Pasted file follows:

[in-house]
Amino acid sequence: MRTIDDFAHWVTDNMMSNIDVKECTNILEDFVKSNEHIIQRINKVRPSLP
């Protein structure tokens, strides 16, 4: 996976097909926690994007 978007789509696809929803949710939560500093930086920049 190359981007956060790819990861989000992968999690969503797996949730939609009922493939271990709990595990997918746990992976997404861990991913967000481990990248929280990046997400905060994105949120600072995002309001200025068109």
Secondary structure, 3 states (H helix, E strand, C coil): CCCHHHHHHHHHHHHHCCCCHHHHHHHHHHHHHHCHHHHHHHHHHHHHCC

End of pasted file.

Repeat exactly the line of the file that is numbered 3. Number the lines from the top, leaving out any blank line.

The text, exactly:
């Protein structure tokens, strides 16, 4: 996976097909926690994007 978007789509696809929803949710939560500093930086920049 190359981007956060790819990861989000992968999690969503797996949730939609009922493939271990709990595990997918746990992976997404861990991913967000481990990248929280990046997400905060994105949120600072995002309001200025068109």